My view: It’s time to rein in the power of HOAs

Where does this leave HOA property owners and home buyers?

The rise of HOAs – both in numbers and in their legal power over homeowners and residents — has led to a corresponding rise in HOA problems.   

Tom Skiba and CAI keep insisting that Legislatures must balance the rights of HOAs and homeowner members of HOAs. That’s nonsense.  

NO. We don’t need a balance of interest between owners and HOAs.  We need to reduce the power of HOAs.

What we need is legal, strictly enforced protection for all HOA consumers.  

I say this because the HOA industry stakeholders, to include management, legal and business members of CAI, are not equal peers of homeowners and residents in HOA governed communities. State laws have created a situation where HOA board members – even volunteers – have authority over co-owners and residents. Because this is not a peer-to-peer relationship, it is inappropriate to require a balancing of interests.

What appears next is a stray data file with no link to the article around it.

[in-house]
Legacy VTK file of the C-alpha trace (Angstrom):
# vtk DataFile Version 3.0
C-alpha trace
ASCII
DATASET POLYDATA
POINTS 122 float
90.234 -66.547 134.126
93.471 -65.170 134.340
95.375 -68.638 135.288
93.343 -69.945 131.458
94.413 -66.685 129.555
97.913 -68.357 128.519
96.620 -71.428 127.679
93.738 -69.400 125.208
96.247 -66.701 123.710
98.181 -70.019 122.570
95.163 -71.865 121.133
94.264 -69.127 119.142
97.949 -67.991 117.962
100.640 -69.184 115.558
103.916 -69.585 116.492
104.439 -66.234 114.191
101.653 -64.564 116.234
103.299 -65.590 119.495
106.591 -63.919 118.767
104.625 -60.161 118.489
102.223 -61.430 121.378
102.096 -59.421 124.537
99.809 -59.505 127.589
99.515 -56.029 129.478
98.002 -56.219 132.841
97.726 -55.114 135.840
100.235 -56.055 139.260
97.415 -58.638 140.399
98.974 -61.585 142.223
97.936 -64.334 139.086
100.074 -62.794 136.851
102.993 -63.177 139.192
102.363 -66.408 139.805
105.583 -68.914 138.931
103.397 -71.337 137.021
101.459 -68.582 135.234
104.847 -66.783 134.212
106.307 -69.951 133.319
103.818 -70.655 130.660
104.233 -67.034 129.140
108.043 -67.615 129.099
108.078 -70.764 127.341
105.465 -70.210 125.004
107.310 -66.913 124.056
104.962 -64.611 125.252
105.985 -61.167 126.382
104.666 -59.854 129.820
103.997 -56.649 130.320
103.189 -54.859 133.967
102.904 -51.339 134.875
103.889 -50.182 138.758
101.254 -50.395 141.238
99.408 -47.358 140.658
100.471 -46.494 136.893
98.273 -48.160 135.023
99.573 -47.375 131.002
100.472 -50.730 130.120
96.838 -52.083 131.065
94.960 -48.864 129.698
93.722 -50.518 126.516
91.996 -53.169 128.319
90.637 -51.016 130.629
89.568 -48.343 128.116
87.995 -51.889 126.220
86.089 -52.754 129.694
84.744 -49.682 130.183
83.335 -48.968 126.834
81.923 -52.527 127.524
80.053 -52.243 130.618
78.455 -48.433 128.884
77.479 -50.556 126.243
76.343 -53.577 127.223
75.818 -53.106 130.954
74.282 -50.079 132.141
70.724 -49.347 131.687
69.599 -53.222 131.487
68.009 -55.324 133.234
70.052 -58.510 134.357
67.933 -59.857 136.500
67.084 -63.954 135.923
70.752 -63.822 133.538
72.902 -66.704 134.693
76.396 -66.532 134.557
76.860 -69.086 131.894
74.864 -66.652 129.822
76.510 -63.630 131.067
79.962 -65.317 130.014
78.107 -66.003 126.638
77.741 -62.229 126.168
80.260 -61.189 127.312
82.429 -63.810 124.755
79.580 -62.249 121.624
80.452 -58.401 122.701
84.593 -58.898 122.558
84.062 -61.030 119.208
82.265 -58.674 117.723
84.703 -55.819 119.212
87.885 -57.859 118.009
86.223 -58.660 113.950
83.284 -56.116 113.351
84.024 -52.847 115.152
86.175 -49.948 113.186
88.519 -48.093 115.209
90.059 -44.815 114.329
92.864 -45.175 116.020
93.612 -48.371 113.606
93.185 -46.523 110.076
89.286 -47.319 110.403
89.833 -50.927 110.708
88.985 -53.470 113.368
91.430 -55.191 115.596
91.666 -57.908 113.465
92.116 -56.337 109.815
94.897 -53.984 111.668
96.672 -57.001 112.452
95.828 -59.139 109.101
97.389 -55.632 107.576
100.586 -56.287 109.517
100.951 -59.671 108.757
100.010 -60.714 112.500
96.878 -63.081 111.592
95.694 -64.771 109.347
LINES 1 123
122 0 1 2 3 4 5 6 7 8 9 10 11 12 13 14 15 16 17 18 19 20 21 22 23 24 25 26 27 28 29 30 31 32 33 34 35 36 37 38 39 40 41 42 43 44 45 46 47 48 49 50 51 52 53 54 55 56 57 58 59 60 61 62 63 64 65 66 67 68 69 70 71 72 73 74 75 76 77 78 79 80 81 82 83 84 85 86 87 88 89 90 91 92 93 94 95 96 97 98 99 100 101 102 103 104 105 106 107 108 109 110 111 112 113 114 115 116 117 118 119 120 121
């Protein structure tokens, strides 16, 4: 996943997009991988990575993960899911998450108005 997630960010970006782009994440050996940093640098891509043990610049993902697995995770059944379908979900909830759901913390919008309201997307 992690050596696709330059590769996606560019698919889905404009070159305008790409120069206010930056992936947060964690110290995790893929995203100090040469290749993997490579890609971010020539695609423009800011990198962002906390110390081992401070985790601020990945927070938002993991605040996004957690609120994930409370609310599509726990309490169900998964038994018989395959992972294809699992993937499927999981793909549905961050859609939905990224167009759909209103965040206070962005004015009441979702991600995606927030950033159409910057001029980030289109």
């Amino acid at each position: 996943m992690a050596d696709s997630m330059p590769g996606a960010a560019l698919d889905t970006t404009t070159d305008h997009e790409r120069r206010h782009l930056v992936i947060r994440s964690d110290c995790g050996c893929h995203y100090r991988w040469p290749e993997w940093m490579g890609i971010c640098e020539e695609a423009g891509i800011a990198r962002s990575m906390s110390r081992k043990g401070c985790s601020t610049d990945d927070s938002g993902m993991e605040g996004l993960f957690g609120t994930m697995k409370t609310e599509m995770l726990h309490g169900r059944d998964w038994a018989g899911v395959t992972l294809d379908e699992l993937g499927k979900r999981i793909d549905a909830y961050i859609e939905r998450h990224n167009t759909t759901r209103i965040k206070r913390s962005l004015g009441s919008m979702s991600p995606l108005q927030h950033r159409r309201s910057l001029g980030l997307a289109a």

Instead, combatting HOA abuse and dysfunction demands protection of the interests of the weaker party. In this case, homeowners and residents of HOA-governed regimes.  

I believe the best solutions to HOA disputes, abuse of power and corruption are the ones that prevent HOA problems with meaningful legislative reforms, as summarized in this previous post: 

Prevent HOA problems with these 5 legislative reforms • Independent American Communities